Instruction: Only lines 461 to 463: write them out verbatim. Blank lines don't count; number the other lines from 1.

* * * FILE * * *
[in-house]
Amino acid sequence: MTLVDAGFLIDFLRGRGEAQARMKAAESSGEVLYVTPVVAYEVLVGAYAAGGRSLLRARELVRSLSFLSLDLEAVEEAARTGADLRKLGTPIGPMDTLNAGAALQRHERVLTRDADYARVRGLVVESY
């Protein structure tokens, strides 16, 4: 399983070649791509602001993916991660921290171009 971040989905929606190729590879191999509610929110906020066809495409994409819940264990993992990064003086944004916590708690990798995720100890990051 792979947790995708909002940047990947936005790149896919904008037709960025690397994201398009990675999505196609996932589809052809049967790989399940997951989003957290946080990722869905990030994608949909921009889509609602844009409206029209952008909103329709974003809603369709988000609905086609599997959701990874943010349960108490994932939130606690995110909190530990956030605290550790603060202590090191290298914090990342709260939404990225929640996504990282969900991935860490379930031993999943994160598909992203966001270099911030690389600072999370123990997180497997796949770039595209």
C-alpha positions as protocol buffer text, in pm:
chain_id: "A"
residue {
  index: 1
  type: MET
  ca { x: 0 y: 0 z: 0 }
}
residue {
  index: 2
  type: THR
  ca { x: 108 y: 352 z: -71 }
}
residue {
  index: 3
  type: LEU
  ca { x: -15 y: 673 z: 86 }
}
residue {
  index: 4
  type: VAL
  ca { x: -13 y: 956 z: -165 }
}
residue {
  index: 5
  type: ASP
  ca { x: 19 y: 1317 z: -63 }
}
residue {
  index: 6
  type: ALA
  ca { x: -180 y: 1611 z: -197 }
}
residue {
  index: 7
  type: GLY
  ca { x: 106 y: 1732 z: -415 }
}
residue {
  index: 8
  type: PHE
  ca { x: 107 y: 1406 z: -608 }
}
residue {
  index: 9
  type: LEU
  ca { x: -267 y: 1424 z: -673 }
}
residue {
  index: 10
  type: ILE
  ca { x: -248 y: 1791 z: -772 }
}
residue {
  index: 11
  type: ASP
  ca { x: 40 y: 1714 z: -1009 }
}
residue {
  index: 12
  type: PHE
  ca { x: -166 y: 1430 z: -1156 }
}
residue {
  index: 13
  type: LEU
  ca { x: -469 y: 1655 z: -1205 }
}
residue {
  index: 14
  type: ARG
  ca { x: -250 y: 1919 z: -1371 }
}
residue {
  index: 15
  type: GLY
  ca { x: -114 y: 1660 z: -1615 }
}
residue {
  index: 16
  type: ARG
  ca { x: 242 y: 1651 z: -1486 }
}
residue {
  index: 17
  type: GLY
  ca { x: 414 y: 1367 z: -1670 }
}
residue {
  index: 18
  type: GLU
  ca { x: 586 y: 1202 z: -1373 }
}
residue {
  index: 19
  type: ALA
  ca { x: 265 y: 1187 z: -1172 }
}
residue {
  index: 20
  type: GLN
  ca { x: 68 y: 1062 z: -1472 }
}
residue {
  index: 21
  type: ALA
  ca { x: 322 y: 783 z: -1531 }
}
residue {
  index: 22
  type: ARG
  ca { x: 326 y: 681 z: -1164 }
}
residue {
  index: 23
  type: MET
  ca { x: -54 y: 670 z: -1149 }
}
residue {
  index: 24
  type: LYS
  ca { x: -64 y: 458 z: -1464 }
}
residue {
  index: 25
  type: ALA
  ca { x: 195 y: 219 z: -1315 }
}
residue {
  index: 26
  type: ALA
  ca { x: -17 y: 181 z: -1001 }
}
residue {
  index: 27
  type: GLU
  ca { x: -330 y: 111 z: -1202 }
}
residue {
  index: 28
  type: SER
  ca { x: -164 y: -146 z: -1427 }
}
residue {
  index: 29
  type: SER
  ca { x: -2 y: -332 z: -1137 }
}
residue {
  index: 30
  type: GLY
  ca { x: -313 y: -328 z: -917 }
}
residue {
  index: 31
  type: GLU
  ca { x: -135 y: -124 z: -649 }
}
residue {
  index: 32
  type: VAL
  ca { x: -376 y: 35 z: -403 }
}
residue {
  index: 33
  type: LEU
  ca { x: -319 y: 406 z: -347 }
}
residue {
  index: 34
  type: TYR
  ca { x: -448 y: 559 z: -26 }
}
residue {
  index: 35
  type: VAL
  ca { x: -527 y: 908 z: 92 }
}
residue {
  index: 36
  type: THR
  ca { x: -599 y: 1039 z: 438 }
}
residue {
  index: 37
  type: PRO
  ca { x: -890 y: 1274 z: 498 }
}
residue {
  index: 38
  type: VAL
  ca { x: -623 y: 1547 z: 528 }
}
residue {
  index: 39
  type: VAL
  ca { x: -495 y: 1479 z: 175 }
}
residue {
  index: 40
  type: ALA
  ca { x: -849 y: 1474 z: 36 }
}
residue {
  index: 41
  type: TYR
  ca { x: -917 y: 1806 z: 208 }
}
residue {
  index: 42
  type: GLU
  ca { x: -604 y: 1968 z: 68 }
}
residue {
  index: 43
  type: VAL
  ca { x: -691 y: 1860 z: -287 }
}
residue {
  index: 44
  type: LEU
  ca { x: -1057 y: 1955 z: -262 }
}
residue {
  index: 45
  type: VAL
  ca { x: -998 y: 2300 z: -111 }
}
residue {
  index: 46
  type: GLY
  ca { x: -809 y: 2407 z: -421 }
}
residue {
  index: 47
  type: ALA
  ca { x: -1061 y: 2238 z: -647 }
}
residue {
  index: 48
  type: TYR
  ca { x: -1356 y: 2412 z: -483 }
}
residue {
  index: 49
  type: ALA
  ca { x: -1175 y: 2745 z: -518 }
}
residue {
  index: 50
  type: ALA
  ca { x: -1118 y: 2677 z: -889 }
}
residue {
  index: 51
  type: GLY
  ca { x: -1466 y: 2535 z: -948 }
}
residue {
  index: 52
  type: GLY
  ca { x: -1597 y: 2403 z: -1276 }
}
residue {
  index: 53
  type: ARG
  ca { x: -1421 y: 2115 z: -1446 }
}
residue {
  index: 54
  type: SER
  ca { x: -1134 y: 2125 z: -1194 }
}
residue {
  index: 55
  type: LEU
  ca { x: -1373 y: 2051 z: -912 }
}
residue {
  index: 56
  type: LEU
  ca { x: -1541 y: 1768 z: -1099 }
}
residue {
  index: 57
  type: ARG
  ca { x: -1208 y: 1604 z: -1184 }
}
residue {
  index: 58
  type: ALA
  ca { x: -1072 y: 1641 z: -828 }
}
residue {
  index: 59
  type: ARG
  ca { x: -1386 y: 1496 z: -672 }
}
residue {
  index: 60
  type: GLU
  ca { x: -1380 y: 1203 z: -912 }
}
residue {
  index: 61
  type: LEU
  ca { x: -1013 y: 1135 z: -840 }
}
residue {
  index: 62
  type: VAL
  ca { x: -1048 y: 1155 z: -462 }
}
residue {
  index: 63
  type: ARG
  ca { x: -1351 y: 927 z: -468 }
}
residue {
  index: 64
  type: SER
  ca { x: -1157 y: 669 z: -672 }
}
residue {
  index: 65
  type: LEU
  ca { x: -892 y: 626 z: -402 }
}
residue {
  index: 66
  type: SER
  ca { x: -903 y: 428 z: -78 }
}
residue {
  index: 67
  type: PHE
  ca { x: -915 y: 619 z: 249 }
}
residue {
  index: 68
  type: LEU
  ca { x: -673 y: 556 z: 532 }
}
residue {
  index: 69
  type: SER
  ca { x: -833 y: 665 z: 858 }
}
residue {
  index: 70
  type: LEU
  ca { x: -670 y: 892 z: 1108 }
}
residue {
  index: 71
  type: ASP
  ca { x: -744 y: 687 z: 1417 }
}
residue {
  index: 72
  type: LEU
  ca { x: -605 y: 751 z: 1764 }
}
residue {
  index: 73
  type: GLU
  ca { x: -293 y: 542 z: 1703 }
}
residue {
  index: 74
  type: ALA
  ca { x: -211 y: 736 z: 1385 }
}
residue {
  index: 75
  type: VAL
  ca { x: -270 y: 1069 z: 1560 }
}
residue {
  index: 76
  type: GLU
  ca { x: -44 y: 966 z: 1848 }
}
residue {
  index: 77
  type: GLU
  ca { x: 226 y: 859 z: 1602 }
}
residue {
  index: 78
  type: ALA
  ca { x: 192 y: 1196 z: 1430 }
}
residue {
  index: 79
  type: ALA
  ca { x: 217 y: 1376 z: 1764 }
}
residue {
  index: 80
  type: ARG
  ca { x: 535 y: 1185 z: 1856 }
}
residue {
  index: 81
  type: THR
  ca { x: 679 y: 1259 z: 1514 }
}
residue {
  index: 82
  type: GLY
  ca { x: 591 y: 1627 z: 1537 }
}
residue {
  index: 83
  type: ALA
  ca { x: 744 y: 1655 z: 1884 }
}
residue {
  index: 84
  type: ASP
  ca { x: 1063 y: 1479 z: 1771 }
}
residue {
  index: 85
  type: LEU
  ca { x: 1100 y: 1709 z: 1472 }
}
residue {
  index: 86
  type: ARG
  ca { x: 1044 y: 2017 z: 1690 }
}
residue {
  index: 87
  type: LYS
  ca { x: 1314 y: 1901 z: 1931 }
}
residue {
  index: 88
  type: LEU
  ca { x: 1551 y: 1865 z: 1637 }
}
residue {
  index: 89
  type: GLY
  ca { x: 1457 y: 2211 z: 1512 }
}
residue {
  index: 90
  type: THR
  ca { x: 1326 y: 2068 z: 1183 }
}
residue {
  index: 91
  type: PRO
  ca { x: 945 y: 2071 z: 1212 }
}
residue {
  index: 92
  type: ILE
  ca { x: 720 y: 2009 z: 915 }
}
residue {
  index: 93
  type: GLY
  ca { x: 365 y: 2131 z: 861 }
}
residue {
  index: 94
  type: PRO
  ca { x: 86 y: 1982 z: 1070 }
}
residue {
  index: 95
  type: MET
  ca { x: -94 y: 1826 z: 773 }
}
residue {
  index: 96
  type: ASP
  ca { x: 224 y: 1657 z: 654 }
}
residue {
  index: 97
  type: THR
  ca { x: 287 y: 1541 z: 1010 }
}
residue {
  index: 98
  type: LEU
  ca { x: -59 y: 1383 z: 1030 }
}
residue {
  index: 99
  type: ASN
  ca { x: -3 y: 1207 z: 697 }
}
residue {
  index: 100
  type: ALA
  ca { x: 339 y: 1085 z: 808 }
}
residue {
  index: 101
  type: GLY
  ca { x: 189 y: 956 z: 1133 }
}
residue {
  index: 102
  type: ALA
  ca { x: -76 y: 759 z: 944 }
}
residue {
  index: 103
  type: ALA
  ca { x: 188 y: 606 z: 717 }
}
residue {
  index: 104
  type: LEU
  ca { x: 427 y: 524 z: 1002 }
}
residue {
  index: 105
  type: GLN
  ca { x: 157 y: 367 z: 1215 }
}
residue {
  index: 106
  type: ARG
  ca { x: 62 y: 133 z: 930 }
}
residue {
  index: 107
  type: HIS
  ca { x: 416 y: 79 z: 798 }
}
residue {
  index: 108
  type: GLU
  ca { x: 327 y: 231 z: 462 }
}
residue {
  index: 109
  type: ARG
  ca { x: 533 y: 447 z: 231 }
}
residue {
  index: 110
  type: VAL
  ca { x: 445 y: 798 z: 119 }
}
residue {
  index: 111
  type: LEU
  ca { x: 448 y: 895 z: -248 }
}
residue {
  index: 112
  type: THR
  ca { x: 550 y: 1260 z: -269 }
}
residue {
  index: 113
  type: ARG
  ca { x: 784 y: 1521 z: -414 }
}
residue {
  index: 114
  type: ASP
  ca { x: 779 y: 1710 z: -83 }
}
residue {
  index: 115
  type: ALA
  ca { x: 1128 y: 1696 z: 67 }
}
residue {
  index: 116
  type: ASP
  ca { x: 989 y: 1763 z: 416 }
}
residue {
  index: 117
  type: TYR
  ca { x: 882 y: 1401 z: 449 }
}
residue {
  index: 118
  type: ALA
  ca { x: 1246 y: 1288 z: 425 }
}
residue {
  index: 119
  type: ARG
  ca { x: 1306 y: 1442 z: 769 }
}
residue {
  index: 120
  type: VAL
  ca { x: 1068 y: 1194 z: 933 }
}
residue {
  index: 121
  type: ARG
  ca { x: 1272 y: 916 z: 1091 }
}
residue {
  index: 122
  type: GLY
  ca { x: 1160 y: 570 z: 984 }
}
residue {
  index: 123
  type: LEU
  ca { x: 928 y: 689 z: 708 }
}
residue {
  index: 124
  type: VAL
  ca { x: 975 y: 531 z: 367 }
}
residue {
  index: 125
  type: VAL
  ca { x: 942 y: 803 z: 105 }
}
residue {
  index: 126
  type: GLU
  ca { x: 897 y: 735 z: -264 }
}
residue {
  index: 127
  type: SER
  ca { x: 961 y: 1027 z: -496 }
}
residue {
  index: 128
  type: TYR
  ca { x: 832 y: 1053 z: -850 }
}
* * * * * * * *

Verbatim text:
residue {
  index: 92
  type: ILE